Competitive sourcing losses may be hyped

Competitive Sourcing: What Happens to Federal Employees?

Federal employees are not likely to be fired because of competitive sourcing studies, according to a report by two University of Maryland researchers.

Only 5 percent of full-time civilian employees have left government service involuntarily as a result of competitive sourcing, the researchers found in a review of about 1,200 competitive sourcing initiatives in the Defense Department. Temporary employees have a 3 percent chance of being fired, co-authors Jacques Gansler and William Lucyshyn state in their report "Competitive Sourcing: What Happens to Federal Employees?"

IBM Corp.'s Center for the Business of Government provided funds for the research.

Most federal employees whose jobs have been eliminated through competitive sourcing have transferred to other government jobs, according to the report. In all, 16 percent of workers have transferred, and 11 percent have retired.

"It is clear that much of the claims of the negative impact of competitive sourcing on federal employees are unfounded," the authors state.

Competitive sourcing, part of the President's Management Agenda, encourages agency officials to cut costs by forcing federal employees whose work is not deemed to be inherently governmental to compete against private-sector bids for the same work. Competitive sourcing "makes people look around and say, 'What's the smartest way to do this job?'" Lucyshyn said. "Whenever you have a monopoly, that pressure doesn't exist, and there is really no incentive to try to improve."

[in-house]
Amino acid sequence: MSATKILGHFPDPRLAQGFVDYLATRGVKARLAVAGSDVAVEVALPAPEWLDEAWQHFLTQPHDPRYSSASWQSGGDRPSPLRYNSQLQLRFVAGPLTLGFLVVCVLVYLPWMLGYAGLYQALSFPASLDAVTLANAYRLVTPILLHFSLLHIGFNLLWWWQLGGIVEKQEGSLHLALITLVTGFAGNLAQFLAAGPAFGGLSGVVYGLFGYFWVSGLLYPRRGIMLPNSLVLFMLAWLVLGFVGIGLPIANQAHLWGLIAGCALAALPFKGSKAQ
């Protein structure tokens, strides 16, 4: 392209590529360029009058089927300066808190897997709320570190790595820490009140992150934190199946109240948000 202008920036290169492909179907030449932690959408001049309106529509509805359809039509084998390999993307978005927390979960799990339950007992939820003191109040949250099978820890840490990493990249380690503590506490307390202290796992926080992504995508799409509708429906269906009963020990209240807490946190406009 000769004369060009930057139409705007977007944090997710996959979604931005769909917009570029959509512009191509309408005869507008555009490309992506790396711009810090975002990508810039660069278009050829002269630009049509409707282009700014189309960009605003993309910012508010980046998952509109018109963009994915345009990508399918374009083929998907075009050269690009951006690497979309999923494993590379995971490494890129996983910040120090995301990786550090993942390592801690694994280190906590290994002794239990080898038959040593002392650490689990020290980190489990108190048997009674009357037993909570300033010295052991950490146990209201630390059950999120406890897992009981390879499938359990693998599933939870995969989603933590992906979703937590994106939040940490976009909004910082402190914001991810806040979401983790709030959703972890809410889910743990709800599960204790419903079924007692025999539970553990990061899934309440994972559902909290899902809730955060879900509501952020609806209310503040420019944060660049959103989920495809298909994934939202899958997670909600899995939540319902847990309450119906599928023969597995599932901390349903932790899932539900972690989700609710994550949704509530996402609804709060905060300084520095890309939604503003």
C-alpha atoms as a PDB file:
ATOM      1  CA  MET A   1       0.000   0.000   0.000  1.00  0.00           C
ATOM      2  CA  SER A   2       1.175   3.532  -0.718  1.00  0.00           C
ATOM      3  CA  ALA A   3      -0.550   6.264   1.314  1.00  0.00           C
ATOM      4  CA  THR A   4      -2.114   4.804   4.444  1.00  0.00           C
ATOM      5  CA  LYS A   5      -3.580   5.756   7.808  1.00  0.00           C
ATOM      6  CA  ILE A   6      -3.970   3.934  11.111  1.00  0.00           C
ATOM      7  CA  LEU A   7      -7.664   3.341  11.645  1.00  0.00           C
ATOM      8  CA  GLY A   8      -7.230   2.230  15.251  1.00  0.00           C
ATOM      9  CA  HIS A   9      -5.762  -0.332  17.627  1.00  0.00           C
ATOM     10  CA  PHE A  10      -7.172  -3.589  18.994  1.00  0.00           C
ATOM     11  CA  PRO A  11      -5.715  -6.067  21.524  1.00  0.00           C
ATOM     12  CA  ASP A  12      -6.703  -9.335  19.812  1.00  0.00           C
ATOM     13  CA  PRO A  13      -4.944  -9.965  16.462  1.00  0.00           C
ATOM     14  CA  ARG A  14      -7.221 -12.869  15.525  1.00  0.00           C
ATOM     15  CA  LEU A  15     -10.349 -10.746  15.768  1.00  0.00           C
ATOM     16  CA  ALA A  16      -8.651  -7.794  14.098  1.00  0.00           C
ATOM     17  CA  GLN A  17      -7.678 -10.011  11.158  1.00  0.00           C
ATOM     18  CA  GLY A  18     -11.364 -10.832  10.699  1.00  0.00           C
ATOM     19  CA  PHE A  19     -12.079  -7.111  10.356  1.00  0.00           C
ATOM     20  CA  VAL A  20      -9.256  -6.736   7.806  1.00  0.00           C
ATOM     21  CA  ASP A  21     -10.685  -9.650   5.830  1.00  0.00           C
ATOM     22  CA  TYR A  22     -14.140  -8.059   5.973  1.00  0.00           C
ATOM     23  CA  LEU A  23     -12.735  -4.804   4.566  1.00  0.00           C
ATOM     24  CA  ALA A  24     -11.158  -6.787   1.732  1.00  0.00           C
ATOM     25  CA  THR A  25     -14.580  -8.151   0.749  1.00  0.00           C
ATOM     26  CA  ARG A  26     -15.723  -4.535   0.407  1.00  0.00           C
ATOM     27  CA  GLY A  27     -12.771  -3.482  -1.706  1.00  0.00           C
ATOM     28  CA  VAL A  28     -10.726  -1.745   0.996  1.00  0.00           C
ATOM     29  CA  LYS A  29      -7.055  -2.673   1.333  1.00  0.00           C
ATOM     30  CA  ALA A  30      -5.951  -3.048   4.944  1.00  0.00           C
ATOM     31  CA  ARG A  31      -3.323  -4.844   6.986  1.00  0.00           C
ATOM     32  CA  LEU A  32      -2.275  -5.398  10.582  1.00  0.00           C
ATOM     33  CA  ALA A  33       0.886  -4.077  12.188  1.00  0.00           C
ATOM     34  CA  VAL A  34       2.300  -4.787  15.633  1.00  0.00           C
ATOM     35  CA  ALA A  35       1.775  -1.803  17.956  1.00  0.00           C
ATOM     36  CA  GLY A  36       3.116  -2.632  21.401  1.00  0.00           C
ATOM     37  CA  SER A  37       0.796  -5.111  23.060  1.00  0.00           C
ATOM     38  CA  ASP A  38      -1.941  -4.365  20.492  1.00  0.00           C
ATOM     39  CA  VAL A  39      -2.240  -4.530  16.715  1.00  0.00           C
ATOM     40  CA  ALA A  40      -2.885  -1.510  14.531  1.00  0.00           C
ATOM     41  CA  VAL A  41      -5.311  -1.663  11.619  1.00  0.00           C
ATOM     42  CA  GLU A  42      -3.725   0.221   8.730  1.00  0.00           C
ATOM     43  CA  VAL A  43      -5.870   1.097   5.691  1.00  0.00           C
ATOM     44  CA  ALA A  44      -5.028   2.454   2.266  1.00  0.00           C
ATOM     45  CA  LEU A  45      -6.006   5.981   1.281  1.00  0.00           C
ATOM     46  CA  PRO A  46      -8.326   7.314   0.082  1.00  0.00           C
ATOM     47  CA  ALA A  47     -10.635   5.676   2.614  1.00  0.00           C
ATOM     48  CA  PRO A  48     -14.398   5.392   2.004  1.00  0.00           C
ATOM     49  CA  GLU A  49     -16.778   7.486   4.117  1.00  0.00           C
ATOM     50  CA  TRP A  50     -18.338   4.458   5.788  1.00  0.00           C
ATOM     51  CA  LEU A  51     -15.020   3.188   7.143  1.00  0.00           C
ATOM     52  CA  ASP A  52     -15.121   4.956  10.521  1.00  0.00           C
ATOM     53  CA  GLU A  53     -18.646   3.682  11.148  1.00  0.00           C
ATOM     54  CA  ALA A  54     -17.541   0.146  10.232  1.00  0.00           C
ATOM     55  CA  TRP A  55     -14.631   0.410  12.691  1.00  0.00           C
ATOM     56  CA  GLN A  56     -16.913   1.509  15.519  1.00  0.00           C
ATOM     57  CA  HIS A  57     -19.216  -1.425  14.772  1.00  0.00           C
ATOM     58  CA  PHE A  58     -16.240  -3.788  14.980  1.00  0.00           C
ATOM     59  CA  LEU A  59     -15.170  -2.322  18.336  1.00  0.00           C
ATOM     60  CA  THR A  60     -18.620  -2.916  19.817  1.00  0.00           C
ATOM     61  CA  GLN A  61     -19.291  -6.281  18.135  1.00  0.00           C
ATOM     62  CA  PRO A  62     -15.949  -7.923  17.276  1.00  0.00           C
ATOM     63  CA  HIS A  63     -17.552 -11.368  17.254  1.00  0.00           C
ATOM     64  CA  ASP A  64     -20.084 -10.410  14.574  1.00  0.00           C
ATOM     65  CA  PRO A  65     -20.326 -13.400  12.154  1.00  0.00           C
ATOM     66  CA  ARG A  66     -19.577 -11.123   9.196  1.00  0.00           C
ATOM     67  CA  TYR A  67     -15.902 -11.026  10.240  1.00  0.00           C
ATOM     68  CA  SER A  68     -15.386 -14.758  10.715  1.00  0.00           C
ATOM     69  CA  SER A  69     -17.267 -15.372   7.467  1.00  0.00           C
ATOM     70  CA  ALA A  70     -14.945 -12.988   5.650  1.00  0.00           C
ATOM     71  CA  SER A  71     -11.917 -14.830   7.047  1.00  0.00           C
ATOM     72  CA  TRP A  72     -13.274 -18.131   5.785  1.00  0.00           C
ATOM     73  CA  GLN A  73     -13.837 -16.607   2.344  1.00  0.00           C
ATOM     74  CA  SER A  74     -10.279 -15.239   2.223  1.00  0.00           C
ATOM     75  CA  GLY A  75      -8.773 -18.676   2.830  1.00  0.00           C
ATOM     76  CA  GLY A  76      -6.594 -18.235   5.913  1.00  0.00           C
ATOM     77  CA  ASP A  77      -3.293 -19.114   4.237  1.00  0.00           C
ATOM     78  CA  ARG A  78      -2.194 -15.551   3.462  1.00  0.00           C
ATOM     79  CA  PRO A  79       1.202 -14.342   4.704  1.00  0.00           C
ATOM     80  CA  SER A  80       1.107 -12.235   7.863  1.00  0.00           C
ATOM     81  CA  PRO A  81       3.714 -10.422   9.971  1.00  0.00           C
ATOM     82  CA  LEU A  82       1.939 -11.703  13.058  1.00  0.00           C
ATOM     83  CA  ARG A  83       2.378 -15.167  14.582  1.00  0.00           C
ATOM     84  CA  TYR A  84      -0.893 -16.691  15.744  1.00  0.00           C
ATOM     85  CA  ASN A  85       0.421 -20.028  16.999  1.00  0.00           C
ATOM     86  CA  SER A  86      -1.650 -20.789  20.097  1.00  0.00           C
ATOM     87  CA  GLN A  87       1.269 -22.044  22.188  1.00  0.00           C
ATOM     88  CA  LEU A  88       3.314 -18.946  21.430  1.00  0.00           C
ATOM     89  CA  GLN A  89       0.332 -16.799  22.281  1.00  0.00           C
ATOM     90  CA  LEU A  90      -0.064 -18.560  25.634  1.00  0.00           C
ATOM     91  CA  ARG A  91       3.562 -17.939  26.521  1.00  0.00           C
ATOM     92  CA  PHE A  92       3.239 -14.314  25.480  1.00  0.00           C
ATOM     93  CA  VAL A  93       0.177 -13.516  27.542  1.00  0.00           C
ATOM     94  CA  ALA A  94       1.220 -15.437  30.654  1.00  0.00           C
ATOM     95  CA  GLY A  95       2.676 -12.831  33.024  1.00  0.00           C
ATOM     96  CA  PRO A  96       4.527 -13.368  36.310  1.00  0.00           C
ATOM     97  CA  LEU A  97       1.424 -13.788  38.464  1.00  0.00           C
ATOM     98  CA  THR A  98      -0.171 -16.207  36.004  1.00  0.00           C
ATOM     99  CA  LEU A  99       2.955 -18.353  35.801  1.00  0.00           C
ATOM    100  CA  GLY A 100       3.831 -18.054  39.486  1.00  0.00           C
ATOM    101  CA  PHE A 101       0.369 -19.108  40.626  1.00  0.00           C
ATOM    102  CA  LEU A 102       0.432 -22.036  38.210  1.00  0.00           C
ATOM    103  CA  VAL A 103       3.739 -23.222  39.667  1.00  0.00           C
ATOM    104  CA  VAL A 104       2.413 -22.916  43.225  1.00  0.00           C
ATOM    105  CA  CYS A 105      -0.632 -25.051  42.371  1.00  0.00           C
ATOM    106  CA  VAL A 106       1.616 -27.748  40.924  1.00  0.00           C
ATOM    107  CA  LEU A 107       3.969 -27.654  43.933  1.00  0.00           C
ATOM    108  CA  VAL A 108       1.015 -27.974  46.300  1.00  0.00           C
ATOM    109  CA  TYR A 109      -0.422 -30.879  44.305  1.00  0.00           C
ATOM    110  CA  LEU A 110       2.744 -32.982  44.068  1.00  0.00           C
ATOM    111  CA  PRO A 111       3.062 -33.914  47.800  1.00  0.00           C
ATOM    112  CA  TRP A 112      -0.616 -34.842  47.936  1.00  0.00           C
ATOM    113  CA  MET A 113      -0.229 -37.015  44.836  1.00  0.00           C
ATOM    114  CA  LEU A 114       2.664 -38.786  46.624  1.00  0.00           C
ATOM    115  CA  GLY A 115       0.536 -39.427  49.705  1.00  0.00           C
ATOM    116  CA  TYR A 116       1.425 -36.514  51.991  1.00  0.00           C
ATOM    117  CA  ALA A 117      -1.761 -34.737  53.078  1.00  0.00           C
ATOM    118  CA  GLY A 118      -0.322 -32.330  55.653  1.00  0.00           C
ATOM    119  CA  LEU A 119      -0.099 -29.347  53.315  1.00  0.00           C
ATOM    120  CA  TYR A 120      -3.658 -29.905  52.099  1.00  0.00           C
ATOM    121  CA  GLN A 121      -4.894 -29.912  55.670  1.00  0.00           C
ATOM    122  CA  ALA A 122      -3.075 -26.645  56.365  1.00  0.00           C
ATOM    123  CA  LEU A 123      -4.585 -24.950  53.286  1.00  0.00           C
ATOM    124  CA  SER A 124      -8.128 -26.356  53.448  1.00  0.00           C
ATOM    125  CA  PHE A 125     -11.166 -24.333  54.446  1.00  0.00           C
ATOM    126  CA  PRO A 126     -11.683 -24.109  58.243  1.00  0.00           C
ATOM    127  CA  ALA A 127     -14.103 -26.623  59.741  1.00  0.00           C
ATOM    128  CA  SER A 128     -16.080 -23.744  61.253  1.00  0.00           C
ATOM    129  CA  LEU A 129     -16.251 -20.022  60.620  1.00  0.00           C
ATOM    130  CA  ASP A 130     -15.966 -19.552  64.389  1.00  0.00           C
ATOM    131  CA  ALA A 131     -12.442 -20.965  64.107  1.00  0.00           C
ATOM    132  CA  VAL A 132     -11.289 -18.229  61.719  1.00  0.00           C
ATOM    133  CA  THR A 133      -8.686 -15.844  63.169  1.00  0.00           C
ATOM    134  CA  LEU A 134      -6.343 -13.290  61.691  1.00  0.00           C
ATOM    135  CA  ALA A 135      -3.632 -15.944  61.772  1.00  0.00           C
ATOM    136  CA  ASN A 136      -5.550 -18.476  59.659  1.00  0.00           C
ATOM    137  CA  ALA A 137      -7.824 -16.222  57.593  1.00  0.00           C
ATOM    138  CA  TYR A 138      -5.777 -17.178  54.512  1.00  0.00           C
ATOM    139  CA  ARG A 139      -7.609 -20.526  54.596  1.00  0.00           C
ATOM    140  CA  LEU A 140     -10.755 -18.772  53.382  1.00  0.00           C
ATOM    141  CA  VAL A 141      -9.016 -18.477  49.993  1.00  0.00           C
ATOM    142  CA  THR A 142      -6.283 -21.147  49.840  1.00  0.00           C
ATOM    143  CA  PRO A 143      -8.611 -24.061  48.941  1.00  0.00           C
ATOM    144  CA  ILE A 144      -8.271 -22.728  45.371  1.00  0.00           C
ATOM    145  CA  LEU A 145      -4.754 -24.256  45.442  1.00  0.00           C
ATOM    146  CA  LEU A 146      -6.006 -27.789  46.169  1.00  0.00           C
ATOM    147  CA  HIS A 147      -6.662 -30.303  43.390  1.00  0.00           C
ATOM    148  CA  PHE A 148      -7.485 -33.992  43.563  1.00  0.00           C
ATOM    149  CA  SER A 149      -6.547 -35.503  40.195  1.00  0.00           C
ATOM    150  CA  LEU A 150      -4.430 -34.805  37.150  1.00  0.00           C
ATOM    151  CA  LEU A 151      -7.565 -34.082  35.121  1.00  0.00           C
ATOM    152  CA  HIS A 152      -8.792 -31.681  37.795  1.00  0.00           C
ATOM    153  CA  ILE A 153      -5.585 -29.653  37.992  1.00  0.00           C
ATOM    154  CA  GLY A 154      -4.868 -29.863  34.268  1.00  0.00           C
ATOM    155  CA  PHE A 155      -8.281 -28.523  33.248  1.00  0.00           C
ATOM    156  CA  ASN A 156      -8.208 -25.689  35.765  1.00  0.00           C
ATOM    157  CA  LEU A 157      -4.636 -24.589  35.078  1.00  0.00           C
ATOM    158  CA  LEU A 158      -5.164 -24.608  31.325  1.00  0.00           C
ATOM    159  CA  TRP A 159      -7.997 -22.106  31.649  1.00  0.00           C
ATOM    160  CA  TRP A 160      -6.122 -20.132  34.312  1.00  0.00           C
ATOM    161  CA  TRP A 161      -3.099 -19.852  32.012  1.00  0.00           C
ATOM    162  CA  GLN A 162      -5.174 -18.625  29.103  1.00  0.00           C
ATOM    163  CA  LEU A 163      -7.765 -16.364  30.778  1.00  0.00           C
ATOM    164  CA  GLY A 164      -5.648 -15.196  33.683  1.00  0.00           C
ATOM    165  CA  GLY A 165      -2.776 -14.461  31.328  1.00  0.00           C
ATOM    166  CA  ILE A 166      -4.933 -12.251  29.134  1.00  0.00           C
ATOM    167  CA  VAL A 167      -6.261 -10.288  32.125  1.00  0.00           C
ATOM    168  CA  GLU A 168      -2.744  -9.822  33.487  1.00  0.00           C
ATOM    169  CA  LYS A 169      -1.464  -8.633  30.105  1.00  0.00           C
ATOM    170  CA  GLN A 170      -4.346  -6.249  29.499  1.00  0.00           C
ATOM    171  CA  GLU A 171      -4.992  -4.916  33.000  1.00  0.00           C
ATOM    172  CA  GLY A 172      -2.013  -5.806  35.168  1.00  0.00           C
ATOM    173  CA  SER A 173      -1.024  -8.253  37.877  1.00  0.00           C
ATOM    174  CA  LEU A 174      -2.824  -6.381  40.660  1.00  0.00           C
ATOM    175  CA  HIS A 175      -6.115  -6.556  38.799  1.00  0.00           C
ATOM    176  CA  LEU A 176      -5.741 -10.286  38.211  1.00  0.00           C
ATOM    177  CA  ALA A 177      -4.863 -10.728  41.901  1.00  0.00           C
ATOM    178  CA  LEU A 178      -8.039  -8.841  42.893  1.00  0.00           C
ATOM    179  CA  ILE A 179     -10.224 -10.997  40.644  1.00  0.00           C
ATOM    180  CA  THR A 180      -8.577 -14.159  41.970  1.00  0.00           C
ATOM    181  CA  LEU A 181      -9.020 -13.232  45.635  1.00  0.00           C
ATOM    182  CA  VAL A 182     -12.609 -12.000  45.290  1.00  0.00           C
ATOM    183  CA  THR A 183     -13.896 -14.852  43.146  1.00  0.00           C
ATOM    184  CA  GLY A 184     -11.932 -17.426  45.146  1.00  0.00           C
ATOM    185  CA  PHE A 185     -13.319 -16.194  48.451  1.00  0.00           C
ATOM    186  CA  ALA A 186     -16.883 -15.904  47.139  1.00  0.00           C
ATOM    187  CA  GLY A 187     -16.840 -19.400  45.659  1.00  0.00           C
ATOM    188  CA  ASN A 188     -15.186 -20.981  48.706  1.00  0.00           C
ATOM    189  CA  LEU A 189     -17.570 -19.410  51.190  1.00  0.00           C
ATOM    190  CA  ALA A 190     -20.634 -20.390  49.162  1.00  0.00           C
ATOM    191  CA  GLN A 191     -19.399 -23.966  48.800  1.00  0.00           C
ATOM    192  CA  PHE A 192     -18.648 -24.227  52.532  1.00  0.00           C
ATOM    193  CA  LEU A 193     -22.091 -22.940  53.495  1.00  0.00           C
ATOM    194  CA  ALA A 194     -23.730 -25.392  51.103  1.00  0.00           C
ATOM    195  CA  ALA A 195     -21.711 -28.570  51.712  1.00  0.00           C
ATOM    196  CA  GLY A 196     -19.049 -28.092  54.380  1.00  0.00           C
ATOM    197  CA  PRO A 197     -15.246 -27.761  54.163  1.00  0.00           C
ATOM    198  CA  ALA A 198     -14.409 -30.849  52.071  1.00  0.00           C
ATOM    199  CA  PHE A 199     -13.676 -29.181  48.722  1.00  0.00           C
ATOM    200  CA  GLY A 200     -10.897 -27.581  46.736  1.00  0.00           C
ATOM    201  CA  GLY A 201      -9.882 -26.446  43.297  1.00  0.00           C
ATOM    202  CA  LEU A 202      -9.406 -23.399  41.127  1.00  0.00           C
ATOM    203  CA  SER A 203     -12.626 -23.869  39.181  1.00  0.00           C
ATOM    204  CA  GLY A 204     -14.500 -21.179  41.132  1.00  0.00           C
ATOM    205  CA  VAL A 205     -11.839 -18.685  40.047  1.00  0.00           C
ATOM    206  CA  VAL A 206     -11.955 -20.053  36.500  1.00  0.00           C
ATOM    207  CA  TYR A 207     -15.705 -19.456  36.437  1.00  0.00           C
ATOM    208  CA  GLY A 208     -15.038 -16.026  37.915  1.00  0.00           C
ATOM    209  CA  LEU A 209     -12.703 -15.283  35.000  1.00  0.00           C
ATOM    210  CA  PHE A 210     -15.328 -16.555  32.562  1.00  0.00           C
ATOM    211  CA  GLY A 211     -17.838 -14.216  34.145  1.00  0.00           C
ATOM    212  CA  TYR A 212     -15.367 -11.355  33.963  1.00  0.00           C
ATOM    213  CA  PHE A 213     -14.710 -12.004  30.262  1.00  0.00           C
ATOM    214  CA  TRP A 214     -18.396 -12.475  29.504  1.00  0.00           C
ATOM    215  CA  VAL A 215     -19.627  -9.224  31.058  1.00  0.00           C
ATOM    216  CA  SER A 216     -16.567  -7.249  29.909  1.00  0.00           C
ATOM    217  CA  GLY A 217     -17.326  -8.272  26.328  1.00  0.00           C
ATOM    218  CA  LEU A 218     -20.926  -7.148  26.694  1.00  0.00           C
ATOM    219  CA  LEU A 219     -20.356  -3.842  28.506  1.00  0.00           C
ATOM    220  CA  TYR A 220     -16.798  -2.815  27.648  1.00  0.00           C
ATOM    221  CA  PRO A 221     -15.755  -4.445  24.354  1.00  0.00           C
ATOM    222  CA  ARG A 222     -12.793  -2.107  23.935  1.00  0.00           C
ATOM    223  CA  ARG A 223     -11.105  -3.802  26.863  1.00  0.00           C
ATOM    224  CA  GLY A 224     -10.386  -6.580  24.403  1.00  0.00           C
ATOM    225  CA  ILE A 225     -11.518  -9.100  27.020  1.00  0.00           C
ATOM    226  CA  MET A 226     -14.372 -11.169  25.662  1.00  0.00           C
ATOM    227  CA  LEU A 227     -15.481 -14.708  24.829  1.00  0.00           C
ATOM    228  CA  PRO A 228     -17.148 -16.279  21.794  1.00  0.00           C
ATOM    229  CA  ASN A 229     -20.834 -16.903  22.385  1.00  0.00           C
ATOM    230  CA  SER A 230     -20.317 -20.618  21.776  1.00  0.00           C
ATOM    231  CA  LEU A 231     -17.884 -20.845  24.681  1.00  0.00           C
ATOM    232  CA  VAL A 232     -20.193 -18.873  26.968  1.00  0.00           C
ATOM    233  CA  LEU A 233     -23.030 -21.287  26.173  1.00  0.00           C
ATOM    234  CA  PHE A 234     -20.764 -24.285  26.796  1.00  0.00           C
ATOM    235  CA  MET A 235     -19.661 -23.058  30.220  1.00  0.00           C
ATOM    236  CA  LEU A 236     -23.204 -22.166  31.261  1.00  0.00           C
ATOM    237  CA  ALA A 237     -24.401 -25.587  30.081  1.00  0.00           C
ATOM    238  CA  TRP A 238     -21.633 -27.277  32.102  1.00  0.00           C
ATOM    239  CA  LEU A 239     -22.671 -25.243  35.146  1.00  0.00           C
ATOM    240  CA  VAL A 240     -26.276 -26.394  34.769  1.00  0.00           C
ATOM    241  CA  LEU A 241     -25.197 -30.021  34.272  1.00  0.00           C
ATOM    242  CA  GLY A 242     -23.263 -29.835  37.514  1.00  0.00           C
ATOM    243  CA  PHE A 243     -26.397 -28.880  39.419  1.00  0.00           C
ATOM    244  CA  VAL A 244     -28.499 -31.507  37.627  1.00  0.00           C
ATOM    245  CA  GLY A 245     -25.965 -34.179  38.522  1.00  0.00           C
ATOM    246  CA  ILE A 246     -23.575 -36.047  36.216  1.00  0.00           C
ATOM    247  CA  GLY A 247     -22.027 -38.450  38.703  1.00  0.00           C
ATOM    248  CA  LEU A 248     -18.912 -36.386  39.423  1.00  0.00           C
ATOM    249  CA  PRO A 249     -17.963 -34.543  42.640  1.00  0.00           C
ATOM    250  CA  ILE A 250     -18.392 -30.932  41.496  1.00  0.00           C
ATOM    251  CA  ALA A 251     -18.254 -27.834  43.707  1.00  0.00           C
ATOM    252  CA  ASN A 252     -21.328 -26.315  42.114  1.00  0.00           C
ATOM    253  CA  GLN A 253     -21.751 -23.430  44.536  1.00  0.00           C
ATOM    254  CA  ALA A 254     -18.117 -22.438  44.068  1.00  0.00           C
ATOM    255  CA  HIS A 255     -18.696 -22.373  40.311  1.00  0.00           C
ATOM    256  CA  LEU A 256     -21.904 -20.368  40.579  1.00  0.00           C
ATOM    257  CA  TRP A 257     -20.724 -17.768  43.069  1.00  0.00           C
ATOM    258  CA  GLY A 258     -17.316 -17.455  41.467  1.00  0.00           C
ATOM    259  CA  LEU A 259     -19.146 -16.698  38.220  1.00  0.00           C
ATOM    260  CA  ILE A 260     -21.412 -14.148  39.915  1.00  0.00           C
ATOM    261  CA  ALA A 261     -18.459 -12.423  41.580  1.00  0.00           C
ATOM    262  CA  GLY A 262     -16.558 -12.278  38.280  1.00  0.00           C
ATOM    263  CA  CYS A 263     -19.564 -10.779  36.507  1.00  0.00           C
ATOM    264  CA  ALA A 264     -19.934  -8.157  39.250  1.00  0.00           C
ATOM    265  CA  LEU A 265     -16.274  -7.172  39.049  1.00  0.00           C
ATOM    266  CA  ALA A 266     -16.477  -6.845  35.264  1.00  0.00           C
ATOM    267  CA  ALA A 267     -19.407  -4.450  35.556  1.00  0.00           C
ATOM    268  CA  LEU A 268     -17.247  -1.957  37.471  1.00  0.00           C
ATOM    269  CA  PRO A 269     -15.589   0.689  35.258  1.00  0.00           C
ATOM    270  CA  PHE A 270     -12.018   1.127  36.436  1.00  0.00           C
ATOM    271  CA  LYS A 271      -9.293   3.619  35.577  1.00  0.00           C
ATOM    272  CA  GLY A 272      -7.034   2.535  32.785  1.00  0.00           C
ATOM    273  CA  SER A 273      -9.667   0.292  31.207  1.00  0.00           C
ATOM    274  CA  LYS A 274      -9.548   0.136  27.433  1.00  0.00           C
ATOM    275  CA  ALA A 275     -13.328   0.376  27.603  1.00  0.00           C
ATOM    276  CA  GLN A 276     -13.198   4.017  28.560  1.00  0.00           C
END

Competitive sourcing reduced costs by an average of 44 percent per competition, for a total savings of $11.2 billion, according to the report. Researchers also found that after a competitive sourcing competition, remaining employees did not have a burdensome amount of work.

The report's authors note that data they used in the study doesn't capture the effect of federal workers opting to "bump" or "retreat" less tenured employees from their jobs. Previous studies of competitive

sourcing have found the number of

employees directly affected by reassignment "may be as high as four or five times the number of employees separated," the report states.

The researchers also did not examine the rate at which dismissed employees work for the winning private-sector firm, performing the same work they once did for the

government.

"Other studies have found that over half of the workers on outsourced functions went to work for the private-sector firm," said Chris Jahn, president of the Contract Services Association of America, a group representing the government services contracting industry. "When the private sector wins a contract, it does not have a warehouse of people just waiting to take over the job."

A union official attacked the study for using flawed data.

John Threlkeld, a lobbyist for the American Federation of Government Employees, said the authors used "a system that has been sharply criticized by the nonpartisan Government Accountability Office as decrepit and outmoded."

Lucyshyn defended the study's findings, however, and said database issues that Threlkeld raised do not affect the report's conclusion about savings.

"The savings are significant," he said, "and that's clear in every study that's looked at competitive sourcing."

About the Author

David Perera is a special contributor to Defense Systems.

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